Engineering 101

Watch: Next-Gen Stop Sign Could Reduce Rural Road Accidents

By Ruth Seeley

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A multi-pixel passive infrared sensor that recognizes vehicles as they approach intersections could reduce collisions on rural roads. The low-cost, self-powered warning system detects vehicles and triggers the stop sign’s flashing system with a signal beacon. Powered by small solar panels, the system doesn’t rely on the grid and functions in all weather conditions.

“The sensor observes thermal signatures and processes them to detect passing vehicles,” said Zachary Balcar, a master’s student in the UTSA Department of Electrical and Computer Engineering. “It distinguishes the vehicle’s direction of travel, estimates the velocity of its thermal signature and determines the classification of the vehicle.”

Without traffic signals and active signage, accidents on rural roads make up 54% of all traffic fatalities according to Federal Highway Administration figures and two and a half times the number of fatalities in urban areas. Seventy percent of roads are rural, but, “Stop signs on rural roads are difficult to notice, and this leads to dangerous accidents,” said Ayetullah Biten, a doctoral candidate in the UTSA Department of Electrical and Computer Engineering.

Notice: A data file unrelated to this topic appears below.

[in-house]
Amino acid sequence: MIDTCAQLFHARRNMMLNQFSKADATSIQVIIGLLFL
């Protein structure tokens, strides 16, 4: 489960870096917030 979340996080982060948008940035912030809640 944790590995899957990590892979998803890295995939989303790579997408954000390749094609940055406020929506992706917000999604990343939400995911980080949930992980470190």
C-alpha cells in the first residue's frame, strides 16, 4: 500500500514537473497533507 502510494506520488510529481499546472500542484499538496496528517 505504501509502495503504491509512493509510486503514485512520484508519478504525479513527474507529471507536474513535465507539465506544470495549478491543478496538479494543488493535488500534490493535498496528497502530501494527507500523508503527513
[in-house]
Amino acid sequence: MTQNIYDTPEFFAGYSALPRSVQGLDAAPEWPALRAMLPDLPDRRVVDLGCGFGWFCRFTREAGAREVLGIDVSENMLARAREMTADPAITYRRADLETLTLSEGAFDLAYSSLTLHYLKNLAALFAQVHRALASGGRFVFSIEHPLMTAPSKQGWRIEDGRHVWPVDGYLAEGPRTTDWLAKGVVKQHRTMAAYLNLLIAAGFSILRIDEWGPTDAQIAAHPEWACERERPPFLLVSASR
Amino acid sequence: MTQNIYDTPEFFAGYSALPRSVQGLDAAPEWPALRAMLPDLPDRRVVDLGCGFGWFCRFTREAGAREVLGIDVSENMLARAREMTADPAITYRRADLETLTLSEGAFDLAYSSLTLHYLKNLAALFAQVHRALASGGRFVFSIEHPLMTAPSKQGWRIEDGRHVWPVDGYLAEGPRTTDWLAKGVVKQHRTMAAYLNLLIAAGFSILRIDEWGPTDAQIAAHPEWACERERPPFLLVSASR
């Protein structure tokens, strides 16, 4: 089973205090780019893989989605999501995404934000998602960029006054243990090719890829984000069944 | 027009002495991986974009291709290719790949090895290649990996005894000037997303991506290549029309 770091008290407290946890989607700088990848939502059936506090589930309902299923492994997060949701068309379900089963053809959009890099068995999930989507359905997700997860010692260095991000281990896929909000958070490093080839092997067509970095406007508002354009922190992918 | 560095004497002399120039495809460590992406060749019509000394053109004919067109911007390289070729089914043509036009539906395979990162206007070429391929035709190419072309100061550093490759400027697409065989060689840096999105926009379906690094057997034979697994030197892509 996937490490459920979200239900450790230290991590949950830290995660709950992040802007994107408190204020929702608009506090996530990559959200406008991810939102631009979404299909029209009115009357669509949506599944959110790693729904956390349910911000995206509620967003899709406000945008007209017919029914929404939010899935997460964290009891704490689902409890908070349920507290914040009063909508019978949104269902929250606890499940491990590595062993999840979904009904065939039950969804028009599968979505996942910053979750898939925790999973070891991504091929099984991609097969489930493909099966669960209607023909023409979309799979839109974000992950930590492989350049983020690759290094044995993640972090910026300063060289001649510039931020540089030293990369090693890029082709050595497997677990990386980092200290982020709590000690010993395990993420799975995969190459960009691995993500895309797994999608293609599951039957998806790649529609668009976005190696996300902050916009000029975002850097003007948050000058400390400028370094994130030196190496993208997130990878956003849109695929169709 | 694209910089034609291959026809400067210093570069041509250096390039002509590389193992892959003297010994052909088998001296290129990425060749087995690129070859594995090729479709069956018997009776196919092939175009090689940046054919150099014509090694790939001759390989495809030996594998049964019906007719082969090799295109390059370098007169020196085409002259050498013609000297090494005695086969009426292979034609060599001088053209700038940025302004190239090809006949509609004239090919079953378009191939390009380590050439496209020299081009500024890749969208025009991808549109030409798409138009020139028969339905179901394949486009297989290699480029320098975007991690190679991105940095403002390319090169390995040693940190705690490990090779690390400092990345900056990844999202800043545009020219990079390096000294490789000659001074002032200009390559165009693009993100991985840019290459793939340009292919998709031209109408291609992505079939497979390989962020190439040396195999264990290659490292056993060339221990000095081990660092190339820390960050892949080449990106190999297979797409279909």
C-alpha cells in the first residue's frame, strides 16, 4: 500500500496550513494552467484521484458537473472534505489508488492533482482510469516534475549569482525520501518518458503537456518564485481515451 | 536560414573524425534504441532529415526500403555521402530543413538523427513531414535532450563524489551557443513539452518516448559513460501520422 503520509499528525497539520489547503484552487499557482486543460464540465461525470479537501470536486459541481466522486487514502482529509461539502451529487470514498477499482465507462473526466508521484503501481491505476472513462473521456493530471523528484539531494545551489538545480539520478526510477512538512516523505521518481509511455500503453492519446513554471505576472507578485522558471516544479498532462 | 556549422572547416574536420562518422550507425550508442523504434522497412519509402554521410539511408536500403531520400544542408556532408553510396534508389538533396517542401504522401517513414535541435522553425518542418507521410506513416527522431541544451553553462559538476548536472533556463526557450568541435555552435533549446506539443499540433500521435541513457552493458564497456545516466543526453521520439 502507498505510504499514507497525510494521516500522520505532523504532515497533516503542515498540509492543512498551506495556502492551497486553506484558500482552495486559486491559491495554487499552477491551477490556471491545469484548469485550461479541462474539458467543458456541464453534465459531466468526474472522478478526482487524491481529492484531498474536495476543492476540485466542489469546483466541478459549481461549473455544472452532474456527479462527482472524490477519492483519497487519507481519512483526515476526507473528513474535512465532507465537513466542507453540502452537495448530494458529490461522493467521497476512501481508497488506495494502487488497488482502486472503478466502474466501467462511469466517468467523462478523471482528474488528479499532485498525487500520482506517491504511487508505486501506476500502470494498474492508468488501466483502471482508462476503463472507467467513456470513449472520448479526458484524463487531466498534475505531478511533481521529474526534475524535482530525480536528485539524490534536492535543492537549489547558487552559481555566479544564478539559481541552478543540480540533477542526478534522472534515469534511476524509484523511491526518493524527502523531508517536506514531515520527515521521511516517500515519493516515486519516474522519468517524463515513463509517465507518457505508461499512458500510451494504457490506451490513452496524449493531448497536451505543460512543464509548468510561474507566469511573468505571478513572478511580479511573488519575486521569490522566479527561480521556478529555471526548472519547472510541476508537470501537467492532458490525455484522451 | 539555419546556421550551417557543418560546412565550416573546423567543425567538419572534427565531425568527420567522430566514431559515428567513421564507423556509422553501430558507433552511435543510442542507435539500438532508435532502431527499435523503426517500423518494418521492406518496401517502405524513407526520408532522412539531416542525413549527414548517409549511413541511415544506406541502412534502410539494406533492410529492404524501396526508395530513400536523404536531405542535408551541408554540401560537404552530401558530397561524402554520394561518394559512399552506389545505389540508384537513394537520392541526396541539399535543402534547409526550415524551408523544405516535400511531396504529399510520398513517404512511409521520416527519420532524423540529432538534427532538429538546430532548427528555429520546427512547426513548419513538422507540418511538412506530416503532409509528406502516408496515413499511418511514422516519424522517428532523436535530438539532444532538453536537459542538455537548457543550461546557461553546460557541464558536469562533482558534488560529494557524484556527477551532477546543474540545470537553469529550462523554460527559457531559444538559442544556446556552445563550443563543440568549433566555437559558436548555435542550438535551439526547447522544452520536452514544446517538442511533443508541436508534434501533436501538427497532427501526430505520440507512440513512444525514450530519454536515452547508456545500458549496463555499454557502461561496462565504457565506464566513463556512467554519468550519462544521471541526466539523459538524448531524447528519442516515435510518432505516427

With a 90% vehicle detection rate and 72% vehicle classification accuracy, the smart stop sign is more accurate, consumes less power, and is significantly cheaper to produce than current road safety technology, including magnetic loop inductors, video image processors, and microwave radar. Compare USTA’s $60 to $100 per unit costs to as much $5000 for current safety systems.

The sensor can potentially be adapted for pedestrian detection, border security, and vehicle-to-infrastructure communication, and has been nationally by the American Road and Transportation Builders Association.

“We look to improve the safety of rural intersections and potentially save lives.” There has been at least one fatality every day on a Texas road since November 7, 2000, according to the Texas Department of Transportation.

Source:  University of Texas at San Antonio

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